The contrast between “simple past” and “present perfect” can be confusing for students, because the terminology is misleading.
The principal use of the simple past is to place the action expressed in the past, without reference to the present:
She worked there for six years.
She knew Bob back in the ’80s.
She earned her law degree.
She saw the elephant.
The presumption is that the action is complete, over-and-done-with—that is, “perfect”, in the grammatical sense; so in this use the simple past is perfective.
Note however that this use implies nothing about the present:
She worked there for six years ⇨ then left and came here; but last month she went back there.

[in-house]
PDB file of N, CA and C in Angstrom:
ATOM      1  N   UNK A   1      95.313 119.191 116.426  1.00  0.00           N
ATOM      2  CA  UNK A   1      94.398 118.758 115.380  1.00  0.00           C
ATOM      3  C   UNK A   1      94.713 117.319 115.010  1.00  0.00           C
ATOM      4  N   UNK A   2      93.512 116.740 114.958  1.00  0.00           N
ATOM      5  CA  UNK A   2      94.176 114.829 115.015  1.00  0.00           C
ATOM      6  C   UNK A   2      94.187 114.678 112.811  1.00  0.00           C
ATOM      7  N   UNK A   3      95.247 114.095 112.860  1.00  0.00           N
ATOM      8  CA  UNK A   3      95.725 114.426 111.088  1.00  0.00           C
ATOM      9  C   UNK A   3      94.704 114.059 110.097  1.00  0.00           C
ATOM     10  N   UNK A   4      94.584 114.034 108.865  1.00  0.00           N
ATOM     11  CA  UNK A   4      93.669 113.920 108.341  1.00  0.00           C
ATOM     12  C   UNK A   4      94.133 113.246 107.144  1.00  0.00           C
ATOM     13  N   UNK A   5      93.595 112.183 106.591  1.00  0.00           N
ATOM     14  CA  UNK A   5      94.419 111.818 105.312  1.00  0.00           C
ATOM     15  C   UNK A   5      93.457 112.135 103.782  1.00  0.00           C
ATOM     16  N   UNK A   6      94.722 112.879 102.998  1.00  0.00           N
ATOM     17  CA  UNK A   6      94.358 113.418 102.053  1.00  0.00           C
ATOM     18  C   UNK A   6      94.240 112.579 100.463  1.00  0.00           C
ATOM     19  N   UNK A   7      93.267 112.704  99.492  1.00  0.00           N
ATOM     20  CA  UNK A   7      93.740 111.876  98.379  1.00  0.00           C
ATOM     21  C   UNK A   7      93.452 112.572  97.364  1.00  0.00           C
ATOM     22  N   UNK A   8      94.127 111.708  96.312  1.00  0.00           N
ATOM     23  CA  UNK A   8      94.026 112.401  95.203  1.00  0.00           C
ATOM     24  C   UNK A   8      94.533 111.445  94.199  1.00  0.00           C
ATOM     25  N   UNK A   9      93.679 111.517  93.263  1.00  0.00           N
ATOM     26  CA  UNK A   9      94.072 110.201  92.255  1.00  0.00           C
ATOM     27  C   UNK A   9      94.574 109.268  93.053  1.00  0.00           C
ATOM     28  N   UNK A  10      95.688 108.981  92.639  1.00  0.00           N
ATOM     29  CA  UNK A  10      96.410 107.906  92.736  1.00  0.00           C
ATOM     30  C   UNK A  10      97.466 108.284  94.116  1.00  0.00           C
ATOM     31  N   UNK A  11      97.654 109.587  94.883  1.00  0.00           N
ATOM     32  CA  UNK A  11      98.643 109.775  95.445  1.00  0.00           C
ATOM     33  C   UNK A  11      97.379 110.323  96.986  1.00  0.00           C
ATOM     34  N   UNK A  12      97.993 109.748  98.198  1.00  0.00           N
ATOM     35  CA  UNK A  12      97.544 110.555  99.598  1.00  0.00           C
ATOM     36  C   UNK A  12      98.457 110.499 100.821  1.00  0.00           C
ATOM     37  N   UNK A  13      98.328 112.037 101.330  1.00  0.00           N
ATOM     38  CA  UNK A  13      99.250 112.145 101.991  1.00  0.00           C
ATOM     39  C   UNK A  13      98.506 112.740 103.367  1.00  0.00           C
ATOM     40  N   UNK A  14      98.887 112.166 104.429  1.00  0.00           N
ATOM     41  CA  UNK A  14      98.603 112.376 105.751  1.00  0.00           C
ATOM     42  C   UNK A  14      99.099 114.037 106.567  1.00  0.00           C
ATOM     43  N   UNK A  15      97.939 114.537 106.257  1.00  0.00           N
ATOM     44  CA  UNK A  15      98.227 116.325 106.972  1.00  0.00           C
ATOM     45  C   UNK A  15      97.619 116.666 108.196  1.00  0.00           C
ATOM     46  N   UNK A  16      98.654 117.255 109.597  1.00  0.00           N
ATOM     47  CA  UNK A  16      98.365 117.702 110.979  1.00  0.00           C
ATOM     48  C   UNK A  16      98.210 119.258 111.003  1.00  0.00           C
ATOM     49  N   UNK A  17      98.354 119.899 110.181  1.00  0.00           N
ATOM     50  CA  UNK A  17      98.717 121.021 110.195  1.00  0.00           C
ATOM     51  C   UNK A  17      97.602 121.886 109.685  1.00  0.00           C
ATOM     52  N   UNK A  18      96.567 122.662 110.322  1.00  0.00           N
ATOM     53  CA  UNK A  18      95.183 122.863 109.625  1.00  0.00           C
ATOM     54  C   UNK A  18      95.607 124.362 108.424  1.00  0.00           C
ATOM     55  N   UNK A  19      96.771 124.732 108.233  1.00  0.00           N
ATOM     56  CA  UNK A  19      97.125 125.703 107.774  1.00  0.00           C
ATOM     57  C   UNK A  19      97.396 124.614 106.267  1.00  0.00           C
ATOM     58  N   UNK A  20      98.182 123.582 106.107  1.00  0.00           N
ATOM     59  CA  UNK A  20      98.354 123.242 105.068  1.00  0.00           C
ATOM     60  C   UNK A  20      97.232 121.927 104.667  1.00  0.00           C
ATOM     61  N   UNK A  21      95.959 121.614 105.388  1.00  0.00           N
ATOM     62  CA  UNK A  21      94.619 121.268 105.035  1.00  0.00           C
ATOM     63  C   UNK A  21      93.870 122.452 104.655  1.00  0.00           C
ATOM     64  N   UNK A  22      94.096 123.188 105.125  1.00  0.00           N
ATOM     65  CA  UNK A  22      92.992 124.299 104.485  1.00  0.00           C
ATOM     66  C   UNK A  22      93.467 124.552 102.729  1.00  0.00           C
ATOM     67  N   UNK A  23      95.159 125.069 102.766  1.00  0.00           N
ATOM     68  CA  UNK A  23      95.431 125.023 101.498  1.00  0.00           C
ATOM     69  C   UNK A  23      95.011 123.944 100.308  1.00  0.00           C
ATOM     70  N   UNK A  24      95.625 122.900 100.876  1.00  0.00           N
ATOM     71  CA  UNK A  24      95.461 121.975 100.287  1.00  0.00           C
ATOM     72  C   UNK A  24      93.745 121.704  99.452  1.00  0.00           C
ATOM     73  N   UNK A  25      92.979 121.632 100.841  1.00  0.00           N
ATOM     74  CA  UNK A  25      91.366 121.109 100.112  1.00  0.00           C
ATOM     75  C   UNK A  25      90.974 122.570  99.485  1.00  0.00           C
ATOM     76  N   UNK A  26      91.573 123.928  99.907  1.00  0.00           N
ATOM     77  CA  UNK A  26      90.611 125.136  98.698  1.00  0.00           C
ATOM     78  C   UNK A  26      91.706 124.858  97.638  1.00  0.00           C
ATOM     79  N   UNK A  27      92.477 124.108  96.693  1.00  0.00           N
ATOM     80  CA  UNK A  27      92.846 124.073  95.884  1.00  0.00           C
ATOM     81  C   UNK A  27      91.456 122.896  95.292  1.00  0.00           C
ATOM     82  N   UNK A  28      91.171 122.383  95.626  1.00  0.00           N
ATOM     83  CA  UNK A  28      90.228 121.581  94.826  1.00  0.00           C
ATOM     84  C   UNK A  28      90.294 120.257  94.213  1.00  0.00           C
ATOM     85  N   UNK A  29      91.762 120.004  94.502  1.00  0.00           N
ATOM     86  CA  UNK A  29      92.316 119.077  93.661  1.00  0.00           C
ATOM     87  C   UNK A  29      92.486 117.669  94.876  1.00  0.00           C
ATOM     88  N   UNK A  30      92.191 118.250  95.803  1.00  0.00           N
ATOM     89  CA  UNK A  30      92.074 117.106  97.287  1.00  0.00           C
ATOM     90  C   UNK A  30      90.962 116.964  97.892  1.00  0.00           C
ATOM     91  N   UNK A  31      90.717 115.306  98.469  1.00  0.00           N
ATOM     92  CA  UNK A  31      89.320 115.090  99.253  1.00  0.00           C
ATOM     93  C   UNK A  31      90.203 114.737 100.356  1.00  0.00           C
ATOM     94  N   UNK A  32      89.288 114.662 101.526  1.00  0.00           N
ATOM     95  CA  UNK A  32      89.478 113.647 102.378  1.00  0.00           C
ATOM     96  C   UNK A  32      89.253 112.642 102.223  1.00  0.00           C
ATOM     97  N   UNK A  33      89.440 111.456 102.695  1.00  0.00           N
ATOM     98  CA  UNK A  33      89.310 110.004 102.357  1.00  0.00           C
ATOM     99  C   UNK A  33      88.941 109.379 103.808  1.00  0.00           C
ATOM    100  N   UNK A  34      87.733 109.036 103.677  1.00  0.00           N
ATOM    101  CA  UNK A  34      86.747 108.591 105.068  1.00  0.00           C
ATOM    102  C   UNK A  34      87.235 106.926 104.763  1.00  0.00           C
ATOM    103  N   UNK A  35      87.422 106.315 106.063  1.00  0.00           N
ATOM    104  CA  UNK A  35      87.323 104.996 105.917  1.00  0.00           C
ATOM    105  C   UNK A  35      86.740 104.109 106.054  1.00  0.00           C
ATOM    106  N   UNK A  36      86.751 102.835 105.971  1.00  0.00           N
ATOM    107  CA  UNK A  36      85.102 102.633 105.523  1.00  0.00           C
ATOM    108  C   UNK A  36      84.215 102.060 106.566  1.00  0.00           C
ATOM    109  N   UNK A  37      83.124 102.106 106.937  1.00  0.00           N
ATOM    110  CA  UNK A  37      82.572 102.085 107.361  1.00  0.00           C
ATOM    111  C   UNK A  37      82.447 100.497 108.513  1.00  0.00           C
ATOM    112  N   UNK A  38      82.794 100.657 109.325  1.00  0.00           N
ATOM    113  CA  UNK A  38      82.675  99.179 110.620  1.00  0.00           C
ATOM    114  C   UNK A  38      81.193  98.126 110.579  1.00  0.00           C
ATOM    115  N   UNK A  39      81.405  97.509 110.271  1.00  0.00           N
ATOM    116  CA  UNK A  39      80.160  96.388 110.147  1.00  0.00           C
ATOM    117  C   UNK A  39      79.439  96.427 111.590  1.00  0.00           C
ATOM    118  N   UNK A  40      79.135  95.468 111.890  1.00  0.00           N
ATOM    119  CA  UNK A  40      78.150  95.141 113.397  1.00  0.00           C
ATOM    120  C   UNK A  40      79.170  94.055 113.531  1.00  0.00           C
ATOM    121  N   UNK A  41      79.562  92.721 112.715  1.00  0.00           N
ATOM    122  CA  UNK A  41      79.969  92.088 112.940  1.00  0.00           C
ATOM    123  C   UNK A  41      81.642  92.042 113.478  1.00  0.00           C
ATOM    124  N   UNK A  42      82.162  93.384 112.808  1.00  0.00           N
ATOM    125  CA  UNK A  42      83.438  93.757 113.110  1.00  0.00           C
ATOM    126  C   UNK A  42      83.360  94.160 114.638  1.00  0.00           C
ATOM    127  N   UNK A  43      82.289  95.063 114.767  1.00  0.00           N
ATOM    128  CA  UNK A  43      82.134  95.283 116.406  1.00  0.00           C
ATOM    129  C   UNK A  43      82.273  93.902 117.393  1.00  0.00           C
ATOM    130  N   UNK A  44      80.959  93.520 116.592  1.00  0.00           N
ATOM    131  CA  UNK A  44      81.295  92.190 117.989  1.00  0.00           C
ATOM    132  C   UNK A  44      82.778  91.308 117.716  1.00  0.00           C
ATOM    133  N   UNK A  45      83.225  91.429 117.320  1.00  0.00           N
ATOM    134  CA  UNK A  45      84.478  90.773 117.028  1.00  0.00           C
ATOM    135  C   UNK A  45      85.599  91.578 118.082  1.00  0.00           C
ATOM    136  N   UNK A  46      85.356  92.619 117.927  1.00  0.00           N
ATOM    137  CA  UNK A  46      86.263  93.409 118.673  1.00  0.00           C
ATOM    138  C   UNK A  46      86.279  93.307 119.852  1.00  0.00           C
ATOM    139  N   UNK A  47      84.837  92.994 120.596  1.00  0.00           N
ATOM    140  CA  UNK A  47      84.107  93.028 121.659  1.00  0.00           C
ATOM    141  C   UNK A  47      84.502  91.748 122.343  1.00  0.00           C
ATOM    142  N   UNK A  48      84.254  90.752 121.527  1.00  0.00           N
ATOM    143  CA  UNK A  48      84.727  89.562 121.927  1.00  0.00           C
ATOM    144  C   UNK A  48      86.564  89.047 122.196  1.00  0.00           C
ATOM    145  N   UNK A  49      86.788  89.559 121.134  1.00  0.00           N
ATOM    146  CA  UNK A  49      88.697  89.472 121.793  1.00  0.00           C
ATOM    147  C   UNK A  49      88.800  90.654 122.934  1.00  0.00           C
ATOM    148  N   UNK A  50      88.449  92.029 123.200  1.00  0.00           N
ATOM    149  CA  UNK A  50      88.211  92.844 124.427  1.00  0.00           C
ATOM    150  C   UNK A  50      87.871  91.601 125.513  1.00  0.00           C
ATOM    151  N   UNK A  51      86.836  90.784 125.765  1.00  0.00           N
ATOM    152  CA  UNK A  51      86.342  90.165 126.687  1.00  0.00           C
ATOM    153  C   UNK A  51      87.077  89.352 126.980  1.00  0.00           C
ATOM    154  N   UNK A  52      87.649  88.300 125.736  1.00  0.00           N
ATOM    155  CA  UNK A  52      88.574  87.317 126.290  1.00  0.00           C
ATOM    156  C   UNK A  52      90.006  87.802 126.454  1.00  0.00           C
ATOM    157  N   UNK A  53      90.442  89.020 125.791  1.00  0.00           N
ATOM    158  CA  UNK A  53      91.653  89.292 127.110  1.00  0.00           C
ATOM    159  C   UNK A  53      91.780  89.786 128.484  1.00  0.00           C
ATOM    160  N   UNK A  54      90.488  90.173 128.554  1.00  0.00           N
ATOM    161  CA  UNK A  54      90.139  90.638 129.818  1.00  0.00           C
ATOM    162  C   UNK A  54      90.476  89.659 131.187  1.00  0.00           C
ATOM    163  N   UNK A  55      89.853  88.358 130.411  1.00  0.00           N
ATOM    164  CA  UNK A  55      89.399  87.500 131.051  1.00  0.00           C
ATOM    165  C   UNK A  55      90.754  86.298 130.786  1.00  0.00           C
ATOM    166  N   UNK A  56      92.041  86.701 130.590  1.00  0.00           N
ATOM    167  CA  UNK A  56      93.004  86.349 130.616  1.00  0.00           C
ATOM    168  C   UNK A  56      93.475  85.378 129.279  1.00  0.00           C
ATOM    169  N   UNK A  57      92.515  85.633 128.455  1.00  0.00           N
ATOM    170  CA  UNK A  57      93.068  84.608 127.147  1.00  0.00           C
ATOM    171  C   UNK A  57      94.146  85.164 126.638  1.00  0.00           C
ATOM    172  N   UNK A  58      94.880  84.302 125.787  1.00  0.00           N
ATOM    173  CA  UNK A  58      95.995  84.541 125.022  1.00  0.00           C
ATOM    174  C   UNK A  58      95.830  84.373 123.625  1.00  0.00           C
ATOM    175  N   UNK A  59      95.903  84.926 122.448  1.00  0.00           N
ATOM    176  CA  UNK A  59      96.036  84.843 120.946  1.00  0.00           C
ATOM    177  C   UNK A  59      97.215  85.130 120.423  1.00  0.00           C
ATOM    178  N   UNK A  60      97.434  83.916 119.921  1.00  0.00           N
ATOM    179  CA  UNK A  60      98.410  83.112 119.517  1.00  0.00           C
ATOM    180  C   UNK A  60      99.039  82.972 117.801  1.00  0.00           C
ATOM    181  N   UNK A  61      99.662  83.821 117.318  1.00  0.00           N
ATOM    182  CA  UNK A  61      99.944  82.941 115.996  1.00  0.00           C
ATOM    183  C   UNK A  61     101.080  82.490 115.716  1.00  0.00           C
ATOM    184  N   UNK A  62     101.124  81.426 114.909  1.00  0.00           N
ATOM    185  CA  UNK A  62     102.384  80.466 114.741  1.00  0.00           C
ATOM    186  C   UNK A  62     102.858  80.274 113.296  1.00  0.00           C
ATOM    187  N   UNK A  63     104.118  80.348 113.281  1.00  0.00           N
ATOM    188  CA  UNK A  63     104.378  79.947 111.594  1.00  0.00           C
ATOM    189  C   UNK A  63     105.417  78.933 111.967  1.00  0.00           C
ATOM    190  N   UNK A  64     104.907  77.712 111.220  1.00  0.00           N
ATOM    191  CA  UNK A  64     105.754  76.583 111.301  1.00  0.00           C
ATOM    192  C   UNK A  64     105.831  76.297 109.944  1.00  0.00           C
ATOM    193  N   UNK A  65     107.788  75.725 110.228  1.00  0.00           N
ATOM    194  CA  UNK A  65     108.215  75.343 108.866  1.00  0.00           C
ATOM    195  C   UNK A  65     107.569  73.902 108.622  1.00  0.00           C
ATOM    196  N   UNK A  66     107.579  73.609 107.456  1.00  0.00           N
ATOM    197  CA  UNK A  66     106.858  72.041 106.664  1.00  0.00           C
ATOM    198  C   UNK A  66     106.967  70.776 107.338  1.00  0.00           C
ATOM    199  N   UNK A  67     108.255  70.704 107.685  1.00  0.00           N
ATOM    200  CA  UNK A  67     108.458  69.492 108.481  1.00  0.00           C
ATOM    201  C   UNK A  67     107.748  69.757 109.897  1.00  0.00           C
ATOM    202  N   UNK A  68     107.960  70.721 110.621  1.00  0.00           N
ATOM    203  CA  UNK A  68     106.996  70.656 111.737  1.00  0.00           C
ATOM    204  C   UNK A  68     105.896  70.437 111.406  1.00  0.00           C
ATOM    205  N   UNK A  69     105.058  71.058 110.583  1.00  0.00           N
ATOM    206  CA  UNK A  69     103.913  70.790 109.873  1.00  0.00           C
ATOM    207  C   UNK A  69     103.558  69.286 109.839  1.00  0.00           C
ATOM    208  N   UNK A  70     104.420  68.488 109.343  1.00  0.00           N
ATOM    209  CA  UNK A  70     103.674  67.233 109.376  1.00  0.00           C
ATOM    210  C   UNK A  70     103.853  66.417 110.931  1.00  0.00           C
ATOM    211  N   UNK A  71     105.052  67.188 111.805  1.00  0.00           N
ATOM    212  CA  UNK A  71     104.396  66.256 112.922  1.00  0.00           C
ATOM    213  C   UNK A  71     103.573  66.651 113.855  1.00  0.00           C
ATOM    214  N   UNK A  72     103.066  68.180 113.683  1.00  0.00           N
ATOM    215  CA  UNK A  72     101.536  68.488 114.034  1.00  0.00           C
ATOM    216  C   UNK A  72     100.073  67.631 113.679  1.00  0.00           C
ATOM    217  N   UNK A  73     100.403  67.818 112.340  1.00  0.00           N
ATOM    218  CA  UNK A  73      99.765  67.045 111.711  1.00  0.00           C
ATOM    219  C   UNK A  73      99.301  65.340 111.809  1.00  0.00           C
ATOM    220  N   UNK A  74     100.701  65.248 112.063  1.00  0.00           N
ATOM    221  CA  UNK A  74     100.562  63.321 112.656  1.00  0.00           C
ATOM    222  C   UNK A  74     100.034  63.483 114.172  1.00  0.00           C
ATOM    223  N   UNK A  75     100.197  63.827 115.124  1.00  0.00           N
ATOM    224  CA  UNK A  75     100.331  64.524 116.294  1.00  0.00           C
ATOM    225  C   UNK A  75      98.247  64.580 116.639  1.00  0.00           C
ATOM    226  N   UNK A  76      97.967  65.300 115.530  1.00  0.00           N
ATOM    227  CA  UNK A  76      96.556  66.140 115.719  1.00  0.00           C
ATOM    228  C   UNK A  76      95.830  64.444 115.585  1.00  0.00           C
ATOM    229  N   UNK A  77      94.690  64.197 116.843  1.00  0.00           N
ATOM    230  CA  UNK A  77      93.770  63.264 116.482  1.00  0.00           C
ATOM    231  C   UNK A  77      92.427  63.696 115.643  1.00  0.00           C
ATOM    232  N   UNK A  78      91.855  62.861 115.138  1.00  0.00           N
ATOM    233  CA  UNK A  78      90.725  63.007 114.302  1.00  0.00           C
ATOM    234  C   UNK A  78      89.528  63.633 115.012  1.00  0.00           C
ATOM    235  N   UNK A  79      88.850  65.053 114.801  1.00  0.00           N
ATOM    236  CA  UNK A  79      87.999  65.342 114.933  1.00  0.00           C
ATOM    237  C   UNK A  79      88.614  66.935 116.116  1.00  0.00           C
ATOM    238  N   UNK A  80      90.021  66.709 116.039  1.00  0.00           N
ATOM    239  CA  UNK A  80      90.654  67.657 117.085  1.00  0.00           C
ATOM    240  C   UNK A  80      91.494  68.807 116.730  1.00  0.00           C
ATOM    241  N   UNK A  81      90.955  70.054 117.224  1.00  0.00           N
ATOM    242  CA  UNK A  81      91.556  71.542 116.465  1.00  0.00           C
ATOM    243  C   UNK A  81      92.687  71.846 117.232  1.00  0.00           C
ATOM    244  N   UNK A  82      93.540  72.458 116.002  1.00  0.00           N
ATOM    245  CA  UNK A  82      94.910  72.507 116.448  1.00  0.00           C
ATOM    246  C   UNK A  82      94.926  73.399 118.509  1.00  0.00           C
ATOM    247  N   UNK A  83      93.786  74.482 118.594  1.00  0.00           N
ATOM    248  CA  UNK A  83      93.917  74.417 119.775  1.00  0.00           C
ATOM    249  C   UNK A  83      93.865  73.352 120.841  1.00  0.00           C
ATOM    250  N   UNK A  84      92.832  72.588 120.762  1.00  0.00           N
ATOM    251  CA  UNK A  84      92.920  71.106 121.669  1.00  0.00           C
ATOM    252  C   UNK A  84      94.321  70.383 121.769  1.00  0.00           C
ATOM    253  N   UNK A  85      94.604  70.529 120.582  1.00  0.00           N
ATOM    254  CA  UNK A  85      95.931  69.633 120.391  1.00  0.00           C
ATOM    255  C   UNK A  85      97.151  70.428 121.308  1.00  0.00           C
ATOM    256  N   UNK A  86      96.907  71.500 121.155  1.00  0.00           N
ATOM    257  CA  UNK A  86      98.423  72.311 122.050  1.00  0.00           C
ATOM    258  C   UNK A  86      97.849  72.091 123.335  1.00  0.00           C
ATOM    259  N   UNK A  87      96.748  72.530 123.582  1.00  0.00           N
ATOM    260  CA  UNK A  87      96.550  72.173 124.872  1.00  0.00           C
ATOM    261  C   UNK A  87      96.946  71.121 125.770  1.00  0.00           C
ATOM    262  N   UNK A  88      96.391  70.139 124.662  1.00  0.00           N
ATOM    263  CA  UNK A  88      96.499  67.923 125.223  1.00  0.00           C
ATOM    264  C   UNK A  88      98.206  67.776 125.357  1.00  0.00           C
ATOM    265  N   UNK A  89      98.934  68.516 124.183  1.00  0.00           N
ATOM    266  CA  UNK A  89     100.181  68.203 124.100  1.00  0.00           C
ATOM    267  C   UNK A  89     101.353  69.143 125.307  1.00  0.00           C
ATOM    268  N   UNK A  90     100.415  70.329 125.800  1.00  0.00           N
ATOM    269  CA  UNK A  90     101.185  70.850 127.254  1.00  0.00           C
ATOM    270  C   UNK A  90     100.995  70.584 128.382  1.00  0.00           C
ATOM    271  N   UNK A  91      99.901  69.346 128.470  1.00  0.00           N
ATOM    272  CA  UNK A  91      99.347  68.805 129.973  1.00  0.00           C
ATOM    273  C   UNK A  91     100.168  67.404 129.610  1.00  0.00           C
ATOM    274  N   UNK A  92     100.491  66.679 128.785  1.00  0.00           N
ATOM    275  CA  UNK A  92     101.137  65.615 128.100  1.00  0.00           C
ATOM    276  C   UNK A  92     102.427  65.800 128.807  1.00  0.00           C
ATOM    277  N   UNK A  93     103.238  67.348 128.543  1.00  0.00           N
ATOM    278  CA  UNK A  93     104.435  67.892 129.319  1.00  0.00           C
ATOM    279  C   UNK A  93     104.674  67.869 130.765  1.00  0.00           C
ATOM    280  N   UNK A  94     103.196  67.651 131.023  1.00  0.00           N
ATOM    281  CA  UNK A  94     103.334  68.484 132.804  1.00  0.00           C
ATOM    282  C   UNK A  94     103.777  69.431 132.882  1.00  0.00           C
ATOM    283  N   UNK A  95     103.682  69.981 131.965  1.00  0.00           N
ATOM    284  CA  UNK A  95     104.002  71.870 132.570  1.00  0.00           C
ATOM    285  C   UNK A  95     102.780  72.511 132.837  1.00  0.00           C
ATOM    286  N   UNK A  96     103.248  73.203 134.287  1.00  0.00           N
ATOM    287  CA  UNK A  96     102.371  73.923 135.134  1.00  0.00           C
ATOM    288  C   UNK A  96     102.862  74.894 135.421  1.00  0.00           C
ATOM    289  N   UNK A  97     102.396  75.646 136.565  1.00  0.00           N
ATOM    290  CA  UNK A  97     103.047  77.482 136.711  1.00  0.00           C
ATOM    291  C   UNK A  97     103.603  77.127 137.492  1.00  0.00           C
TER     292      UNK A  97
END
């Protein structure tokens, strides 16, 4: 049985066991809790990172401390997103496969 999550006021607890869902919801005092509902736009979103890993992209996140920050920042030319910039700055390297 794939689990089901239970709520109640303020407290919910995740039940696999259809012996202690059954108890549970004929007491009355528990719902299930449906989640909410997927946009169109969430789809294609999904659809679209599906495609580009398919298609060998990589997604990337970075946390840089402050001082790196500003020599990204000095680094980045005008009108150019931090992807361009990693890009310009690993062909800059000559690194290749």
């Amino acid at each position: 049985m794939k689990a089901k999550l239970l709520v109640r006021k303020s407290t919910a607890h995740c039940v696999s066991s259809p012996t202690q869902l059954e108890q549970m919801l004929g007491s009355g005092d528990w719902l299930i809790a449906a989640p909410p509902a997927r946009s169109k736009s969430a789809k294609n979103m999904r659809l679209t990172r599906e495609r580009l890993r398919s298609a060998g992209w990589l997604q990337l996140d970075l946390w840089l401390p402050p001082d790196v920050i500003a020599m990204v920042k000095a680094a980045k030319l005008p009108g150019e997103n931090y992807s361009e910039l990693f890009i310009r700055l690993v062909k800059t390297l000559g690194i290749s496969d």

She knew Bob back in the ’80s ⇨ but lost track of him for quite a while, until they met again at a conference in 2006.
The principal use of the present perfect is to place the action expressed in the past, but with some reference to the present. If the main verb expresses an activity or a state, the presumption is that the activity or state continues into the present:
She has worked there for six years ⇨ and is still working there.
She has known Bob since the ’80s ⇨ and still knows him today.
If the main verb expresses a telic action, however — an action with a goal, or one which effects a change of state — the presumption is that the action was completed before the present; in this use the present perfect, too, is perfective:
She has earned her law degree ⇨ and is therefore competent to act on your behalf.
She has seen the elephant ⇨ and the experience still exerts a profound effect.